Wednesday, December 25, 2019

The Nativity of the Lord (Mass during the night)

(Isaiah 9:1-6; Titus 2:11-14; Luke 2:1-14)

Latinos have a pre-Christmas tradition called “Las Posadas.”  In it half of a group takes the roles of Joseph and Mary in tonight’s gospel.  They stand as if they were outside an inn asking for a place to stay.  The other half of the group stands as if they were the innkeepers inside.  The inn being full and the innkeepers tired, they tell Mary and Joseph to go away.  Then Joseph happens to mention that his wife is “Mary, the queen of heaven.”  The innkeepers recognize that name and happily open the door to welcome the Holy Family.

Of course, this beautiful tradition does not correspond completely to the gospel proclaimed tonight.  Evidently Joseph and Mary did seek lodging at an inn, but they were turned down.  Also, the gospel’s emphasis is on the “manger,” not the inn.  This feeding trough for animals is mentioned three times in course of a rather short narration.  It needs to be asked, “Why?”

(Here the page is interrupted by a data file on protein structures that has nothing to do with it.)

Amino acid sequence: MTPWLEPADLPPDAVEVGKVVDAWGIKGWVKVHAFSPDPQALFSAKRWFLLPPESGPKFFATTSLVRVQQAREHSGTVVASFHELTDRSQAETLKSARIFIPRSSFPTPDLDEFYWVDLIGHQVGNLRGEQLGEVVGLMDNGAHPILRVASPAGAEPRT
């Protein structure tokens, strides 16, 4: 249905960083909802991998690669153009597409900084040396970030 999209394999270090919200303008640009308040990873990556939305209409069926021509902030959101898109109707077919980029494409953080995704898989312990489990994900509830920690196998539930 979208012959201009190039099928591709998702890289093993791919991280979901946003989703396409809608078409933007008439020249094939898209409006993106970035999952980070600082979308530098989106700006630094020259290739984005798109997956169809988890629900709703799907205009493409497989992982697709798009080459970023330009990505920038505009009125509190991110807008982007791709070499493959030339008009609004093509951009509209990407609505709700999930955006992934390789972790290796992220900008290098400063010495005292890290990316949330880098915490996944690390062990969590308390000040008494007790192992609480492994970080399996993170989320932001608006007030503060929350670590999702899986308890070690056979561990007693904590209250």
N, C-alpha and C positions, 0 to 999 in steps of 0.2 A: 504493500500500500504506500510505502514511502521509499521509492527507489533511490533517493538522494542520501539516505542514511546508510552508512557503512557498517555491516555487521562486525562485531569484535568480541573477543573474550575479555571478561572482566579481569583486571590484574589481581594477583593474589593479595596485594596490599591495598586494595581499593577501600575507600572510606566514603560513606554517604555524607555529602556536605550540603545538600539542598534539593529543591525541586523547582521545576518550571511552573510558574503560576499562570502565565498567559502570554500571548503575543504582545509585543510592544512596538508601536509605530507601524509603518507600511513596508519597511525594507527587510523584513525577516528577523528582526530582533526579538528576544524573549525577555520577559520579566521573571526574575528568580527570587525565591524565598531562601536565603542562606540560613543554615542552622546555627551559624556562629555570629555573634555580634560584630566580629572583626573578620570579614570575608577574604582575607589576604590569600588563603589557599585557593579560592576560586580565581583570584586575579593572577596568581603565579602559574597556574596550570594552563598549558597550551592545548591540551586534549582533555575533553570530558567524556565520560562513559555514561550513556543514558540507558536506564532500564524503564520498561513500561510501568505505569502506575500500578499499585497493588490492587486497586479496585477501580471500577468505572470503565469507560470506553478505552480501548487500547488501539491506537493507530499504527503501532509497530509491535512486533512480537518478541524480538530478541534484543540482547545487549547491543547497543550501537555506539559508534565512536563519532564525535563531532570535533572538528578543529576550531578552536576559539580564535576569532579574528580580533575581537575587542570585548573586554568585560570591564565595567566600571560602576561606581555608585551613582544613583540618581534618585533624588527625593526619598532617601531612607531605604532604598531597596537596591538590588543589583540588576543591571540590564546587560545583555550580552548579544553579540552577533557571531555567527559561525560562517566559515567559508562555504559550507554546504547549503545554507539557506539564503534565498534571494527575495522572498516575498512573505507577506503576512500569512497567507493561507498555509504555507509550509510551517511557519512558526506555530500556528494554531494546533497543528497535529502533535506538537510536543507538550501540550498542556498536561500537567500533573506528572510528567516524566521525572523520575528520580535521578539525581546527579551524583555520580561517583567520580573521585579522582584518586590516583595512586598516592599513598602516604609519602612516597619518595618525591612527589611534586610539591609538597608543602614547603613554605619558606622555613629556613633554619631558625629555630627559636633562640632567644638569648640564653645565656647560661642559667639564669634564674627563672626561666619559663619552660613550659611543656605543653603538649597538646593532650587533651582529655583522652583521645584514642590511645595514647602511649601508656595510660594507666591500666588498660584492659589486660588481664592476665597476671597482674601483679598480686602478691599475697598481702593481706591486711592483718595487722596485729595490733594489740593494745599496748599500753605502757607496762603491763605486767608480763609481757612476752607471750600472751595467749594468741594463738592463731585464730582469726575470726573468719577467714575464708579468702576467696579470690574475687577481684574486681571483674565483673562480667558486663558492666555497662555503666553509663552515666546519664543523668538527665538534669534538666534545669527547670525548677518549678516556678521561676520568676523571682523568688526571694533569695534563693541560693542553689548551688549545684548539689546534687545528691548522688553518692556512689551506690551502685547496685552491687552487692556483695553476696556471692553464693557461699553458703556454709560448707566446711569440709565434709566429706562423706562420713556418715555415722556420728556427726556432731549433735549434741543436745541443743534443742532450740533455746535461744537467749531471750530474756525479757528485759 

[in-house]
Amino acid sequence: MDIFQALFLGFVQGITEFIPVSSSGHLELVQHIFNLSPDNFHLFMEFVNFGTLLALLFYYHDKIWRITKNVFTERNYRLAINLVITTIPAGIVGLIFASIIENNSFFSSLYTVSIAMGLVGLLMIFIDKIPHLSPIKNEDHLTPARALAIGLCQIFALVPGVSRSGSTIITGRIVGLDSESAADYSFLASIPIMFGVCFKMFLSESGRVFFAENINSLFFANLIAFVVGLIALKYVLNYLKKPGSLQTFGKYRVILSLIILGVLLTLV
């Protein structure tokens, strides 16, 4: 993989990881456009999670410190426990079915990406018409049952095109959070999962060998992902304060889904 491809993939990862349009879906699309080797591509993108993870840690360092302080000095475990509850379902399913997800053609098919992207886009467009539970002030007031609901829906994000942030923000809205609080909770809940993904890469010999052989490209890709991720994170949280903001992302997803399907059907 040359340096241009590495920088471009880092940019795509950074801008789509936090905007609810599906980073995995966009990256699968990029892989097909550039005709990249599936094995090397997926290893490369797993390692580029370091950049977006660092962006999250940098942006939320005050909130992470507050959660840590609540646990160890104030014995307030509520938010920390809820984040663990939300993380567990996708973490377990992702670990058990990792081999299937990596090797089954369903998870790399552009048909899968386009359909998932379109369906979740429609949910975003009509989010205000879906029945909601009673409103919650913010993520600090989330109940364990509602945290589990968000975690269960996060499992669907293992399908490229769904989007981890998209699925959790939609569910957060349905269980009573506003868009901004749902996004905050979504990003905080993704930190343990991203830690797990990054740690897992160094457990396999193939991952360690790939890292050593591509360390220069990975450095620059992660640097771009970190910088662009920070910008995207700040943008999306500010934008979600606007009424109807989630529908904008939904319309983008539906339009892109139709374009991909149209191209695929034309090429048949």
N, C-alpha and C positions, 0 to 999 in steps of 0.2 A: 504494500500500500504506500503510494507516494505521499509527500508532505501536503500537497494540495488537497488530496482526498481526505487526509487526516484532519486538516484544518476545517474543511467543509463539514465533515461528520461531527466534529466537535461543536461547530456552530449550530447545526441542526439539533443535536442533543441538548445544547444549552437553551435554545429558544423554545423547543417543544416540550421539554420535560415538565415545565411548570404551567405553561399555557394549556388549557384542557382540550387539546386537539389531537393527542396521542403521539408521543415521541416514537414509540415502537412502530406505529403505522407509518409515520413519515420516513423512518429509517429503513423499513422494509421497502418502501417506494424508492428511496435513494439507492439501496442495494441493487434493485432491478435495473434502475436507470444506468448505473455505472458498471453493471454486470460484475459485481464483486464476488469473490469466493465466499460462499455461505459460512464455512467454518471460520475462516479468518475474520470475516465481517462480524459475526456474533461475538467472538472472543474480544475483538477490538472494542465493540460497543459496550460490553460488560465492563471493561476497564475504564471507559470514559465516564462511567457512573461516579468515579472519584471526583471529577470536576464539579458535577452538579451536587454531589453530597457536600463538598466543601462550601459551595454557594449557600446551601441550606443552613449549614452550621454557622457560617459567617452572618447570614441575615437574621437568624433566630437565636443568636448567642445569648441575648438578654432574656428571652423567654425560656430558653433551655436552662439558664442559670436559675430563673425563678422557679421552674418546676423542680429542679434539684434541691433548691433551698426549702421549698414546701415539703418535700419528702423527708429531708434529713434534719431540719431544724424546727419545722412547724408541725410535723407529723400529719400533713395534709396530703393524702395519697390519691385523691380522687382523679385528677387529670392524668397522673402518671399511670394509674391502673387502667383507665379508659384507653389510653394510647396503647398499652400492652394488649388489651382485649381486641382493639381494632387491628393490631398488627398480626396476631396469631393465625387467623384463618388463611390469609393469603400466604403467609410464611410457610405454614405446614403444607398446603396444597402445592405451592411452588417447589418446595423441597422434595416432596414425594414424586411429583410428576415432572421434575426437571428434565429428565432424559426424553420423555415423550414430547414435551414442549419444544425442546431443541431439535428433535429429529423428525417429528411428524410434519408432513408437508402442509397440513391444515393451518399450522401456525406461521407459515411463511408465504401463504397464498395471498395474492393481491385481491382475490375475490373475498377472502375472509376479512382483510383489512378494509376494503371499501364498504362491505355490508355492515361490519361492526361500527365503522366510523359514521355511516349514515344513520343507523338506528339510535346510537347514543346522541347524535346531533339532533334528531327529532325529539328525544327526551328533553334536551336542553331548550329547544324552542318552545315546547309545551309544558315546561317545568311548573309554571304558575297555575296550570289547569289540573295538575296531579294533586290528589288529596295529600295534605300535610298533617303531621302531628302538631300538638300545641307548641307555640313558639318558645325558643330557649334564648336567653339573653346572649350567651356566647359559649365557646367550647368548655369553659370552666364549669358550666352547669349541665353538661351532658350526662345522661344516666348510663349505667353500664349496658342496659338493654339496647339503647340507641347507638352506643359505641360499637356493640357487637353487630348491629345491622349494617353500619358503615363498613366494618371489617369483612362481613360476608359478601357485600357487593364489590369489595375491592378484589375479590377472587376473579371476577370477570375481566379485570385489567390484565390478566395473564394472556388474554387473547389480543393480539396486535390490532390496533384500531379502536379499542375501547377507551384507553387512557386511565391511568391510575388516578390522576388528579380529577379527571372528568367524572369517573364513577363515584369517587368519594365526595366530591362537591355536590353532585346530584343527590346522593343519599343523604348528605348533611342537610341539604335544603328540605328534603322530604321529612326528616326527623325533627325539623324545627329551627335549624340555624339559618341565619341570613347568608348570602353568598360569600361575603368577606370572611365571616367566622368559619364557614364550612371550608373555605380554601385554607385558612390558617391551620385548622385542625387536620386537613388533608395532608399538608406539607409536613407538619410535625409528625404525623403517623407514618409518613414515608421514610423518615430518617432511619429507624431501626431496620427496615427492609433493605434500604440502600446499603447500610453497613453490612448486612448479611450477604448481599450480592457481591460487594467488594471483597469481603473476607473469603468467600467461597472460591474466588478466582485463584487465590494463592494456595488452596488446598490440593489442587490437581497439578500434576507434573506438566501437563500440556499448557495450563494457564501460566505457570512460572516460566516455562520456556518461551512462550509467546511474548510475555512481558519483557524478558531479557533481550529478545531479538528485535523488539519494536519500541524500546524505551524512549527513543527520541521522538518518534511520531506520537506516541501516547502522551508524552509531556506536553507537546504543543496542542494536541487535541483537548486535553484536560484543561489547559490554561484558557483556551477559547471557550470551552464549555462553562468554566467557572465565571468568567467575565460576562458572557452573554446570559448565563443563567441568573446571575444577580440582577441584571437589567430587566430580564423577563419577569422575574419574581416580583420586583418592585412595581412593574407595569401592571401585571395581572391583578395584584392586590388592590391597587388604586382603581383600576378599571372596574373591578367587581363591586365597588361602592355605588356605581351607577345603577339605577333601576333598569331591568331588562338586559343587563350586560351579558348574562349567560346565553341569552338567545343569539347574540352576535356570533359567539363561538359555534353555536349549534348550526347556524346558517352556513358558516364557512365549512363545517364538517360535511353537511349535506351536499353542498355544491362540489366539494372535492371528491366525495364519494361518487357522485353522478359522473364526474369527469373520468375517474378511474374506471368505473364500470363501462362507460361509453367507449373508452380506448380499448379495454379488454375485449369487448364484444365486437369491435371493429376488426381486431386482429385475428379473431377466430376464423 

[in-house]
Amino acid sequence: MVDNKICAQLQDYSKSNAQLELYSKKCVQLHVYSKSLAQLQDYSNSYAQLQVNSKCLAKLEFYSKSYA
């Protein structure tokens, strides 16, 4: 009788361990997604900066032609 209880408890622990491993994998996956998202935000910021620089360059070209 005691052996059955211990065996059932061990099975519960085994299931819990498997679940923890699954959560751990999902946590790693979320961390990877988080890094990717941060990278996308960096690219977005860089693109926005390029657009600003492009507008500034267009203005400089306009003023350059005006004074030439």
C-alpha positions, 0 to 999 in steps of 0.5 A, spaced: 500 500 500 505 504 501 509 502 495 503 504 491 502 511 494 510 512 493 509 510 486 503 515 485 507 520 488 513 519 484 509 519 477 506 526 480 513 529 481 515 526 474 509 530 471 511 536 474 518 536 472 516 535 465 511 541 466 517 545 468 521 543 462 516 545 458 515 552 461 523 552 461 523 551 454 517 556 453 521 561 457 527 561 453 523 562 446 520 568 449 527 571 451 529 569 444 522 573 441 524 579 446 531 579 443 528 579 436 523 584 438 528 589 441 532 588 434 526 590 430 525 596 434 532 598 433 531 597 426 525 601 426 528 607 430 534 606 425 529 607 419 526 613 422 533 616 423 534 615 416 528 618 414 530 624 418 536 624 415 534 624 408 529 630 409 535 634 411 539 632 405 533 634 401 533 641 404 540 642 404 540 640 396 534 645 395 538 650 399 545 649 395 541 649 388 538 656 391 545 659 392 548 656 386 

In the very first chapter of the Book of the Isaiah the prophet castigates the people of Israel with reference to a manger.  He says, “An ox knows its owner, and an ass, its master’s manger, but Israel does not know (its God).”  The gospel tonight shows the new-born Jesus being laid in a manger.  There finally Israel will recognize its God.  But there may be more here than that.  Presenting the God-man as being born outside a building, the gospel suggests that Jesus is the God not just of human beings but of all creation.  When the angels sing, “’…and on earth peace to those on whom his favor rests,’” they may have in mind more than men and women but animals, plants, and lifeless beings as well.

Today we give thanks to God for coming to show us how to live in peace with all.  First and foremost, we follow his way of reconciliation with fellow human beings.  We want to love others as God has been so kind and merciful to us that He sent us His Son as our savior.  We also care for our environment.  We want to nurture it so that it may provide sustenance and wonder for many generations to come.